Series I Savings Bond Guide
The New Investor's Guide to Using Bonds to Protect Against Inflation
The Series I savings bond from the United States Treasury is a great way for new investors to protect themselves from inflation. Although the series I bonds are a type of zero-coupon, savings bond, meaning you won't receive interest checks in the mail but rather your interest income will be added to the value of the bond and compound until you sell the savings bond back to the United States Government, they provide unique protections and a guarantee that they will never lose money.
This introduction to the Series I savings bond was designed to help new investors understand how the I bond can protect you from inflation, how you actually make money when you own I bonds, an explanation of the possible risks you face with these unique savings bonds, and much more. If you are considering adding the Series I savings bond to your fixed-income portfolio, you need to start here for an overview. It will give you a great broad-based understanding before getting into more in-depth areas.
Not everyone can own I bonds or other types of savings bonds due to restrictions put in place by the United States Government. In some cases, you may only be eligible to invest in the electronically registered savings bonds through the TreasuryDirect program and not physical paper bond certificates, further complicating the matter. Find out if you qualify to add these savings bonds to your portfolio by quickly checking over this list.
The Series I savings bond program features strict limitations on the total value of the bonds you can purchase each year. In fact, these savings bond purchase limits actually vary based on whether you are buying physical paper certificates or electronically registered securities. Smart investors can learn how to combine the two purchase methods to buy more savings bonds than they otherwise could.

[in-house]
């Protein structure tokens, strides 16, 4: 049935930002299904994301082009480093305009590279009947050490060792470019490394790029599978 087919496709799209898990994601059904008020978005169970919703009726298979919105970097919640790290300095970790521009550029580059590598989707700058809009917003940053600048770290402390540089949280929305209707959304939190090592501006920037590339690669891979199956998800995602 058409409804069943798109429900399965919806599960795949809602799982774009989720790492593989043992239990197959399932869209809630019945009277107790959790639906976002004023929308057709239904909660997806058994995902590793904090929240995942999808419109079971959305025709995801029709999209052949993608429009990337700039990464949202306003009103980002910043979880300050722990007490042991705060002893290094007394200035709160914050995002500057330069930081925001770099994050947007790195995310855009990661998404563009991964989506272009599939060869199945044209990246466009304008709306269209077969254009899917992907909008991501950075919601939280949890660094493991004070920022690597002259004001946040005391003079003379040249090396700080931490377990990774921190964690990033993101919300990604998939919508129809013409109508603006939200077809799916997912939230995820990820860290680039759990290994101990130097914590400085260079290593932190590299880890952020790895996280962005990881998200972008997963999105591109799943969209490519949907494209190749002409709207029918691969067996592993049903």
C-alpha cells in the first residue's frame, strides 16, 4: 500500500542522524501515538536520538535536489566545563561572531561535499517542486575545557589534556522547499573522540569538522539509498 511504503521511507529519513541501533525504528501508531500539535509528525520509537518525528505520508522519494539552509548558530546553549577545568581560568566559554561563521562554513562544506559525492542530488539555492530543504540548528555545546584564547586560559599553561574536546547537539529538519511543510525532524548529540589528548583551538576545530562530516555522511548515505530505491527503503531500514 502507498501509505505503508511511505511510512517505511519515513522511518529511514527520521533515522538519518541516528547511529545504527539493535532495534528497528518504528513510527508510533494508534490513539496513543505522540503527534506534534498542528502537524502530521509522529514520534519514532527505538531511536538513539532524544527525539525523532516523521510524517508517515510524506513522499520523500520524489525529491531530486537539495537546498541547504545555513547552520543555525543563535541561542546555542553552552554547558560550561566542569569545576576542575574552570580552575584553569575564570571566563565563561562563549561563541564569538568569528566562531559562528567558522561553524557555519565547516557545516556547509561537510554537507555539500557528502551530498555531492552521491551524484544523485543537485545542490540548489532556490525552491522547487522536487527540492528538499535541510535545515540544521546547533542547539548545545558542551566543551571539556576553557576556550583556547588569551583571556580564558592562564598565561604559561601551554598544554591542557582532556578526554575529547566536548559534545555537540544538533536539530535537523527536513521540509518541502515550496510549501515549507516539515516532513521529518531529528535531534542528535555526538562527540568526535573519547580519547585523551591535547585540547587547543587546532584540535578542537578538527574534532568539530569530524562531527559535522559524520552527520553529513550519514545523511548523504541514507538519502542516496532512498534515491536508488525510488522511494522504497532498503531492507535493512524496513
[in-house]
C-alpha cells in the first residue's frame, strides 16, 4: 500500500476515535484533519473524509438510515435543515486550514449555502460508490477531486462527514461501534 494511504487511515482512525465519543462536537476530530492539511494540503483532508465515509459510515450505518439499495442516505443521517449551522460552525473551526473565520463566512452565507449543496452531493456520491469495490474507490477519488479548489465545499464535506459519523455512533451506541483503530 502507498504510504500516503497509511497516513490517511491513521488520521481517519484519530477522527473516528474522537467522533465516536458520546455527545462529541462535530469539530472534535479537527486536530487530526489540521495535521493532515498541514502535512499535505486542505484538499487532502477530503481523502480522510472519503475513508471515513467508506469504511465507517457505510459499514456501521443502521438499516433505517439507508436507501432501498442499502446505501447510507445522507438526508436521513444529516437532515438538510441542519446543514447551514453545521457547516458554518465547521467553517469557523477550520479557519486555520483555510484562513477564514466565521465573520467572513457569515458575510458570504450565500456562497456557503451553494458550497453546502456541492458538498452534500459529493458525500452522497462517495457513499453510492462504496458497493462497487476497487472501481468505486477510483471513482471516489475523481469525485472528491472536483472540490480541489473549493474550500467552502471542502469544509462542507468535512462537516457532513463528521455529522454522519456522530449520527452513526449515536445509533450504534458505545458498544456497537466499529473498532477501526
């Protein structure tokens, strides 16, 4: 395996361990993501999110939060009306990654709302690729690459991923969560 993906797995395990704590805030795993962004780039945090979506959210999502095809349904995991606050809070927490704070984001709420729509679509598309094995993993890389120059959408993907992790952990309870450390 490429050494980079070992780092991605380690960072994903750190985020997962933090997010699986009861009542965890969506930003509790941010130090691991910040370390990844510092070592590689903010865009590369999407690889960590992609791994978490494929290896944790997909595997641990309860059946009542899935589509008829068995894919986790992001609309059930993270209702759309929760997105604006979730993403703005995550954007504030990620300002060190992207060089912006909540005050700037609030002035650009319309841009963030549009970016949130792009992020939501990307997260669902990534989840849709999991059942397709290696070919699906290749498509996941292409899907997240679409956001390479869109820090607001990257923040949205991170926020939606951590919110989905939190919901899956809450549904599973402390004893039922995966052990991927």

If you are ready to open your pocketbook and start buying Series I savings bonds, there are four ways you can complete your transaction and start earning interest income.
If you use your Series I savings bonds to pay for qualified education expenses, you may not have to pay tax on the income you generated from investing in those bonds. This special will explain the tax advantages of investing in I savings bonds and other considerations you may want to factor into your decision about whether they are right for your portfolio.
The interest income you earn on your Series I savings bonds is calculated very differently from most other bonds because it consists of two parts—a fixed rate and an inflation modifier.
Don't have a clue what the symbols, dates, figures, and codes on the Series I savings bonds mean or why you should care?
Want to see what a $5,000 Series I savings bond looks like? These high-resolution images of the Series I savings bonds are provided by the United States Treasury Department and feature some of the most remarkable Americans throughout the nation's history. Each Series I bond images shown is what investors receive when they invest in the paper certificate version of the savings bond program.
Did your house burn down? Did you lose all record of your savings bond ownership? What are you supposed to do if you lose your Series I savings bonds?
For those who want information on savings bonds in general and not just the Series I savings bond, this special will provide a much broader overview. Topics covered include the history of savings bonds, how to determine if you should have savings bonds in your own portfolio, and ways to minimize taxes on your savings bonds.
Once you've finished reading and learning about the Series I savings bonds, you may want to research Series EE savings bonds. These unique products don't offer inflation protection, but instead, have a fixed rate interest level that lets you calculate how much you'll earn on your bond for the entire time you hold it. Series EE bonds can be purchased in addition to Series I bonds because each program has its own annual purchase limits.